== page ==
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May 24, 2018


“I want some!,” said one.

“We call it Panggi in Negros,” said another.

And after I posted a photo of Pajo mangoes in my Instagram account and shared it in Facebook, friends started to reply and comment and that’s how I confirmed that this fruit has to be saved from extinction.

Pajo mangoes are only seen in April and May, and sold at extremely expensive prices because it is rare and seasonal. The tree, as I researched after this clamor in Facebook, looks like a regular mango tree and probably was never propagated because people wanted bigger mangoes, higher-yielding varieties, exportable quantities and this situation left the Pajo in backyards and nondescript places.

But I felt good hearing from as far as Cordillera (they call it Pao), Negros (Panggi), and of course Bulacan and Cavite. Happily, Roger Cruz, a mango seedling specialist, was in the thread. He may soon propagate it and we can then enjoy more of the Pajo and also make its price realistically affordable. For now, it’s priced like gold! And because it only is seen in April and May, people buy all of what they see (a habit called Pakyaw) and brine it or make it pickled mangoes to last for a longer time.

It’s perfect as a side dish and may also be eaten fresh (with rock salt/ sea salt). People say the flavor is like olives, tart and a little bitter. It’s just like Duhat—but we will get to that later.

And with the diverse comments from different regions we know that we can excite consumers about “endangered” species such as Pajo. Doreen Fernandez and Felice Prudente-Sta. Maria have written a lot of materials on the pajo, and I am sure Slow Food advocates will want to nominate similar fruits to the Ark of Taste. In fact, before writing this, I just wrote Slow Food to list the Pajo. Listing is open to everyone who remembers a fruit from their younger years, a fruit, or vegetable that you don’t see often anymore (macopa, duhat, mansanitas, etc). And since it’s summer, we find many of these varieties that still come out of Nature’s closet during the warmest times.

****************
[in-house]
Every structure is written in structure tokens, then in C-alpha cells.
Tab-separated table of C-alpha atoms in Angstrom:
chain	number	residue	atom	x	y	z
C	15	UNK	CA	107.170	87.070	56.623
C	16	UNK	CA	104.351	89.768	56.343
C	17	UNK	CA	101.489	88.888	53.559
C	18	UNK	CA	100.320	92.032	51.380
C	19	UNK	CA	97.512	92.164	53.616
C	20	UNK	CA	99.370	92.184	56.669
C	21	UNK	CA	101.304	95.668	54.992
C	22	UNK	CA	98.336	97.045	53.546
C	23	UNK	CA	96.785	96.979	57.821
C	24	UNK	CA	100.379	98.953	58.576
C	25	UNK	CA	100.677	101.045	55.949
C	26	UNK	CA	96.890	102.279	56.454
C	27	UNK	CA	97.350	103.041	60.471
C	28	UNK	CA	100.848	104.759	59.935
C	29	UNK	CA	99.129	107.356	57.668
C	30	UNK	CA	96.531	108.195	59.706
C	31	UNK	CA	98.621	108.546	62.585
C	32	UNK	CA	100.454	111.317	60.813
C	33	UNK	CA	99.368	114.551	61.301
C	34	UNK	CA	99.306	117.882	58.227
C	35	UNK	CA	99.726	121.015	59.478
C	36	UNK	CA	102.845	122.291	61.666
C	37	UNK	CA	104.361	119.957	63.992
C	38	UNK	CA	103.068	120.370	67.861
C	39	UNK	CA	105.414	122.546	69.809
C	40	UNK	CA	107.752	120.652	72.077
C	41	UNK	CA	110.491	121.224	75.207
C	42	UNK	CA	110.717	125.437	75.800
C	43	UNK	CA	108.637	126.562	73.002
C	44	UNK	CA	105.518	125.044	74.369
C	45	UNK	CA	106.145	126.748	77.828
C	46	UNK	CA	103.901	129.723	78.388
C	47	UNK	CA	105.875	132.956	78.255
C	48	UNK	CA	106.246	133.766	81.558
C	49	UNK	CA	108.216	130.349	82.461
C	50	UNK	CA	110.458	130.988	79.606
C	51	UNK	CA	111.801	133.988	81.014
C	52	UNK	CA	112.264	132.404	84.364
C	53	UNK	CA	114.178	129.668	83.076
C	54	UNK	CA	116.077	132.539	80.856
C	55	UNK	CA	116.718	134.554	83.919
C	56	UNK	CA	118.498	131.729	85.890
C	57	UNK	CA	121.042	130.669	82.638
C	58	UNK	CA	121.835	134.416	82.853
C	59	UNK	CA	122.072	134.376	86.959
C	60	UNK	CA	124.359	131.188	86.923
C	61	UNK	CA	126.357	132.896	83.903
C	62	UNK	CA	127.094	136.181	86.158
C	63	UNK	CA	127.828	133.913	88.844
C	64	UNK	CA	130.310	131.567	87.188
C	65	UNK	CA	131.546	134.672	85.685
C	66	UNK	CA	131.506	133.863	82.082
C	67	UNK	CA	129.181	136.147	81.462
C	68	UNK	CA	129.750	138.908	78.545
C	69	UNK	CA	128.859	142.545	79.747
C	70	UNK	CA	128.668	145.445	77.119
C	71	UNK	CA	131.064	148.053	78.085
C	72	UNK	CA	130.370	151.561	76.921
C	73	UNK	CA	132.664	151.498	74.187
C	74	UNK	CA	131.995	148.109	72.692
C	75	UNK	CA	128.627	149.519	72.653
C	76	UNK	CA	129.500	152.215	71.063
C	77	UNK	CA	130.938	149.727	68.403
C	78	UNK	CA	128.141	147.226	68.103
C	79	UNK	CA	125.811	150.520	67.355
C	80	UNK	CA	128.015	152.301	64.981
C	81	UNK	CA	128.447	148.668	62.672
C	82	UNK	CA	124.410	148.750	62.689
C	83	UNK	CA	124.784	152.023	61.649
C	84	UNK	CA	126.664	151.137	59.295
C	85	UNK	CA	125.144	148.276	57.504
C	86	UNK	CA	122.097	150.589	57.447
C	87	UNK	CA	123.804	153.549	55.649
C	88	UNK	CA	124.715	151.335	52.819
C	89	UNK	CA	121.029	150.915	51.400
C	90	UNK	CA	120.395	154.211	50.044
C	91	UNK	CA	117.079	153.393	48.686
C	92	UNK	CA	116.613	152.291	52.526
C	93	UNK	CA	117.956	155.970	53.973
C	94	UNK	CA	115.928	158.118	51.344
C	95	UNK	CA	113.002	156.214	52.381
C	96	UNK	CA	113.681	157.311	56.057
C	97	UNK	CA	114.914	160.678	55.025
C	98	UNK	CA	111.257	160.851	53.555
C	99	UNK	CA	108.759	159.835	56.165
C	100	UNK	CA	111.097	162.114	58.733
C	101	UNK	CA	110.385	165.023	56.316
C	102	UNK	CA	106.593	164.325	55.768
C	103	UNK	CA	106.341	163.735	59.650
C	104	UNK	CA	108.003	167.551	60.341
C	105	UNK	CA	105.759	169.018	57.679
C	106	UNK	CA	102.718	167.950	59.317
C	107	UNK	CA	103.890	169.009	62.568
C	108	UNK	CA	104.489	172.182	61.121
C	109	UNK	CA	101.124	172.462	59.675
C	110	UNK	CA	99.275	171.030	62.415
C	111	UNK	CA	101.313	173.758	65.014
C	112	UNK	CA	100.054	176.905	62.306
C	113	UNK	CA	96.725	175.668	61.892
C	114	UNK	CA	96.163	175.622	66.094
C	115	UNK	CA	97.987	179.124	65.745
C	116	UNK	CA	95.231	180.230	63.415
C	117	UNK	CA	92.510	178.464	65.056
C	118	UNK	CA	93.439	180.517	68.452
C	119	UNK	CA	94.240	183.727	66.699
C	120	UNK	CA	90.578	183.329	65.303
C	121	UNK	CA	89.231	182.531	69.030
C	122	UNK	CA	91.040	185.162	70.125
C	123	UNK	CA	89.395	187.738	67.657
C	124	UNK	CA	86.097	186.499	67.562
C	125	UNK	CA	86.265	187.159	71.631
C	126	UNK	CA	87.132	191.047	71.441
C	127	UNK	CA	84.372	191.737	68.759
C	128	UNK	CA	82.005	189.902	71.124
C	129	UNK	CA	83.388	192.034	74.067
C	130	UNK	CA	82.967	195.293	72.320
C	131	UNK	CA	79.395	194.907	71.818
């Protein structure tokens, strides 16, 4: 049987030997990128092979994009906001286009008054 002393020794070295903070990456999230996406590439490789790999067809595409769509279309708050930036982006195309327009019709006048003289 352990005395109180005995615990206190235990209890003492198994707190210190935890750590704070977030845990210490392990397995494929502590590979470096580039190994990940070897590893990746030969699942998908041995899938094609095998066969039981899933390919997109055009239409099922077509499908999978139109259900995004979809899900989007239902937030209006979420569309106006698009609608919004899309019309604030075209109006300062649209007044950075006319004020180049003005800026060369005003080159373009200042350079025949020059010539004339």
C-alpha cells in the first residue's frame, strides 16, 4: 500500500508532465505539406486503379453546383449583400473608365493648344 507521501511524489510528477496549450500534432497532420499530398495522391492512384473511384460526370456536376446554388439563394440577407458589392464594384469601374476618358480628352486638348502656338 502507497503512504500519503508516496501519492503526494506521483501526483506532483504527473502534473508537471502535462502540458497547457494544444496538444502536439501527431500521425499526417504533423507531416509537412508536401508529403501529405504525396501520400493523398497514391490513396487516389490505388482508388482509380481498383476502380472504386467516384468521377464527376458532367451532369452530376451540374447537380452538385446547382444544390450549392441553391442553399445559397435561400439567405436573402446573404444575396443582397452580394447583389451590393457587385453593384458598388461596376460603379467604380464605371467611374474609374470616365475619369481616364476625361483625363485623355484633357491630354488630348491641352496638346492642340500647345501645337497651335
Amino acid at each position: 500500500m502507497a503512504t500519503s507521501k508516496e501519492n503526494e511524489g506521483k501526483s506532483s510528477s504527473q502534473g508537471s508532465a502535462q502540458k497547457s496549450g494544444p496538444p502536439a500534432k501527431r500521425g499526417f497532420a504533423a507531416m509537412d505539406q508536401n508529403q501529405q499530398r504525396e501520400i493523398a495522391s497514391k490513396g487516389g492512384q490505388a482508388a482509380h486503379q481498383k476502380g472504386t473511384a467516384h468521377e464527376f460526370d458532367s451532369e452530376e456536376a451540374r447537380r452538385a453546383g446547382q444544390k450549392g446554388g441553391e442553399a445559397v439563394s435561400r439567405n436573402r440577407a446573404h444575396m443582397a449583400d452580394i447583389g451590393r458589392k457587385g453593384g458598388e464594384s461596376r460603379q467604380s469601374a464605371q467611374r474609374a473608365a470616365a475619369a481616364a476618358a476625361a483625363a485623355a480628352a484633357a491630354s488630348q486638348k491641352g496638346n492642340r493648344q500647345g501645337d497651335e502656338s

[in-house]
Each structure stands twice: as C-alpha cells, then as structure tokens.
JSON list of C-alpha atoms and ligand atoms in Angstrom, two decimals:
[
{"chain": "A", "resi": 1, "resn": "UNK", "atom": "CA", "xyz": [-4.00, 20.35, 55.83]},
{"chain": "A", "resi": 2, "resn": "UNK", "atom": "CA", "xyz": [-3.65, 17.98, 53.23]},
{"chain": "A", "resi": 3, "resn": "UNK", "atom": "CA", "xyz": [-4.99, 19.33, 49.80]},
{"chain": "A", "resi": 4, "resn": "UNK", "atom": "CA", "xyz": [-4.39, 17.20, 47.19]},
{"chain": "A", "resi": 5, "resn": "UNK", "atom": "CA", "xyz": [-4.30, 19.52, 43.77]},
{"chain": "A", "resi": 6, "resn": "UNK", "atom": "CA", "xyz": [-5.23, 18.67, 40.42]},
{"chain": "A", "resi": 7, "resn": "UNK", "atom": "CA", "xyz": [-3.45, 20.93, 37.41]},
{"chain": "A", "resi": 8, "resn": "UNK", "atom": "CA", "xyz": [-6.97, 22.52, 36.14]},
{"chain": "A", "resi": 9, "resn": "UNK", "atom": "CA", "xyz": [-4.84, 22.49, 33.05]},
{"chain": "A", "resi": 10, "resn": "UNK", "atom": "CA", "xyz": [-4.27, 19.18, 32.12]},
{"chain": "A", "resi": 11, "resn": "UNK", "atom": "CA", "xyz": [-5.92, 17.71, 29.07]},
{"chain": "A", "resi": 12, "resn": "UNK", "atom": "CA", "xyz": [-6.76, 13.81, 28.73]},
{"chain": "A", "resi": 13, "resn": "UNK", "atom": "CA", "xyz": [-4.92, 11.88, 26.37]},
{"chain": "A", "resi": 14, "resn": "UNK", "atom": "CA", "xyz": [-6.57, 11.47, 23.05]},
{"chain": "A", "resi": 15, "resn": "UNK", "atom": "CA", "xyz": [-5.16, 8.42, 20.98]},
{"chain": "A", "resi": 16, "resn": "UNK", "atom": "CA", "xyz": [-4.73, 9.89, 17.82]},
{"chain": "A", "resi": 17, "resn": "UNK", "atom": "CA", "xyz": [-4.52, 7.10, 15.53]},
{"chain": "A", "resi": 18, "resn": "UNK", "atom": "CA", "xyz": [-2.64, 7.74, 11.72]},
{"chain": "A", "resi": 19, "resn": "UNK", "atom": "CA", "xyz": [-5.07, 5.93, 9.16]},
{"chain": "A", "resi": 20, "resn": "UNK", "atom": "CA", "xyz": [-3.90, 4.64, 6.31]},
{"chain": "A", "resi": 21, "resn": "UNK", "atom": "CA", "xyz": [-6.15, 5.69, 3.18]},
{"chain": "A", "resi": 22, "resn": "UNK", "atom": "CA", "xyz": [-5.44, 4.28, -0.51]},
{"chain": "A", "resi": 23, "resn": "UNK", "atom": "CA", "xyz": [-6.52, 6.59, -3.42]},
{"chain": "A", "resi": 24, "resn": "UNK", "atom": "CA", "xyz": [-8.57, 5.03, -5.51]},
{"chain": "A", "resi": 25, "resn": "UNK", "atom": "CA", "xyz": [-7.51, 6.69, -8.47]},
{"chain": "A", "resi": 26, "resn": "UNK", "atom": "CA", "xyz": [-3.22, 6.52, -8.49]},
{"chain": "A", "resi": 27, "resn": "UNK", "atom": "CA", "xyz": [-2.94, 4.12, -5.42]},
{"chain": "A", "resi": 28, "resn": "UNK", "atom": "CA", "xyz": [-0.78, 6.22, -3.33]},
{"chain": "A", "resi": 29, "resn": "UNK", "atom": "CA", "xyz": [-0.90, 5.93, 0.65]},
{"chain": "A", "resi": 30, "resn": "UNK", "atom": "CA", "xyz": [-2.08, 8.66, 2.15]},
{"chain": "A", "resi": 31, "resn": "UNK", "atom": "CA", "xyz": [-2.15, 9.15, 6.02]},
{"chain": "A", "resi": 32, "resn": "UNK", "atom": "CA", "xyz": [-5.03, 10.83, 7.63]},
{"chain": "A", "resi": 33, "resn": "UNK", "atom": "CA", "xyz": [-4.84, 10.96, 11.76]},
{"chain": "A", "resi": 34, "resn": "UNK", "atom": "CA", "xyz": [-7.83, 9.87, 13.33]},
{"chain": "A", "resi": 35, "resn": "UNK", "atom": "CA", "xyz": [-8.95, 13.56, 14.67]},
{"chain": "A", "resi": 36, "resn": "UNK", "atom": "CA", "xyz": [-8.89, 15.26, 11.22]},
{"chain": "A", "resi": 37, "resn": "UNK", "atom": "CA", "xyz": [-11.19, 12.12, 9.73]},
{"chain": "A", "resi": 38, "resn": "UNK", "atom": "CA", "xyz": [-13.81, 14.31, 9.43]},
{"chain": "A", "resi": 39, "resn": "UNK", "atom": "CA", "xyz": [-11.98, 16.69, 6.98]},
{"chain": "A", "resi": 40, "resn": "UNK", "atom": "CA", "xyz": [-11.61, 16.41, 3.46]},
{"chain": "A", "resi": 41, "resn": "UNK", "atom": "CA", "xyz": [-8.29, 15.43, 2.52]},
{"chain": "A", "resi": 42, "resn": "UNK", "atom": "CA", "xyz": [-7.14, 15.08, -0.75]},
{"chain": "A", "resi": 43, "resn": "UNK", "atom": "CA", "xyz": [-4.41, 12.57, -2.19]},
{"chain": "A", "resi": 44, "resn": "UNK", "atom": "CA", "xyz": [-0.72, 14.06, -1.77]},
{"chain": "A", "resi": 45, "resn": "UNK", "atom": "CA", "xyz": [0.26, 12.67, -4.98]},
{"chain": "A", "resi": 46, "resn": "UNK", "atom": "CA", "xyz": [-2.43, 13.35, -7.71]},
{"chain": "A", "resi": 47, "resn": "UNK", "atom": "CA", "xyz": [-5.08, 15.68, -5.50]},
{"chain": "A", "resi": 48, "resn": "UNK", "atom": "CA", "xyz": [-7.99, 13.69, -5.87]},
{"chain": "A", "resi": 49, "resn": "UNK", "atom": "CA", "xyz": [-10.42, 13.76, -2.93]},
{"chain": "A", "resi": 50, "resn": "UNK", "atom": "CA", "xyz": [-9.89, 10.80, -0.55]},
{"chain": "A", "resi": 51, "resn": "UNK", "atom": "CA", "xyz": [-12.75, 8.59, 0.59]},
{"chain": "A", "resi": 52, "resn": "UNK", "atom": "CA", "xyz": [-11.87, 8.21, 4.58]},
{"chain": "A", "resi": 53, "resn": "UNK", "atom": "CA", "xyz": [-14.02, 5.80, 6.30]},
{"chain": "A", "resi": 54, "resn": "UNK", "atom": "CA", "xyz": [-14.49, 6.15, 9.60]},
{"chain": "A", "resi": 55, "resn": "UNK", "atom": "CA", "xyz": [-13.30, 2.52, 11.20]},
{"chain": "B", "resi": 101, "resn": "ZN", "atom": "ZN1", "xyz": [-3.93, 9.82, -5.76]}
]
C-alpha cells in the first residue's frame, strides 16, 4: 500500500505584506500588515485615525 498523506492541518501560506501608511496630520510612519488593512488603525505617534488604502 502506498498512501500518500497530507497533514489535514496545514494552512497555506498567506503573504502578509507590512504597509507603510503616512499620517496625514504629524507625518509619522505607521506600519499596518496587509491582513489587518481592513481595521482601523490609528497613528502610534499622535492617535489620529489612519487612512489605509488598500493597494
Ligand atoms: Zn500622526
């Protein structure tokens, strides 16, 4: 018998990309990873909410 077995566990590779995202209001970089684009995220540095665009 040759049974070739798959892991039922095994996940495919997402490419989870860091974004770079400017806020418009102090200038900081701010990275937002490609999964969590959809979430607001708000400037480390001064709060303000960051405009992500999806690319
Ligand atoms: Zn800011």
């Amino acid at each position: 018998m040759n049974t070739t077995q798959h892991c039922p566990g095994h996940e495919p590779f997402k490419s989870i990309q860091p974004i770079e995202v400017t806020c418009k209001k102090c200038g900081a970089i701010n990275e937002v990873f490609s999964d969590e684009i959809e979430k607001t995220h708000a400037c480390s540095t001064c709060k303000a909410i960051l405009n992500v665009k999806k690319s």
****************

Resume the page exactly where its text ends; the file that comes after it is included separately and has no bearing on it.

If you are not yet a supporter or member of Slow Food, sign up now or list the fruits you do not see so often anymore in Ark of Taste and nominate or “report” a product. Translate the page (which is in Italian as default) to English and report away. It’s simple and noble act to make sure we preserve these fruits and vegetables so our biodiversity can be preserved. Be a hero through Slow Food!

Why are we crazy about this? The world , if we do not act now, will soon be harvesting a limited variety of fruits and all food may be coming just from a few companies. What we want is a biodiverse planet, one that we grew up in, and one that we hope our grandchildren will also have the chance to experience.

And how do you start? Just “be interested” a friend said. Don’t argue. Don’t be a preacher.

Just take an interest in our food sources and you can help by encouraging young people to also be curious.

If you want to know how we can continue to find the pajo and duhat and to make our joy last longer, we can do the following:

  • Report it to the Ark of Taste or email us and we will do it:
  • Post it on Instagram or Facebook and we will repost to check how many people also miss it and like it. Use the hashtags: #slowfoodph #arkoftaste #slowfoodmanila

After enjoying the fruit in season and doing the simple steps we mentioned, stand proud as a hero. You may have just saved something very important for our future.

It’s simple, right?



Slow Food lists endangered species, cooking traditions and other culturally-unique gastronomy practices and food varieties in the Ark of Taste. Visit Join Slow Food Philippines FB group, Slow Food Manila FB page, and join us in our search for the events that are coming soon like World Food Expo at SMX on August 1-4 and Salone del Gusto in Turin, Italy on September 20-24.


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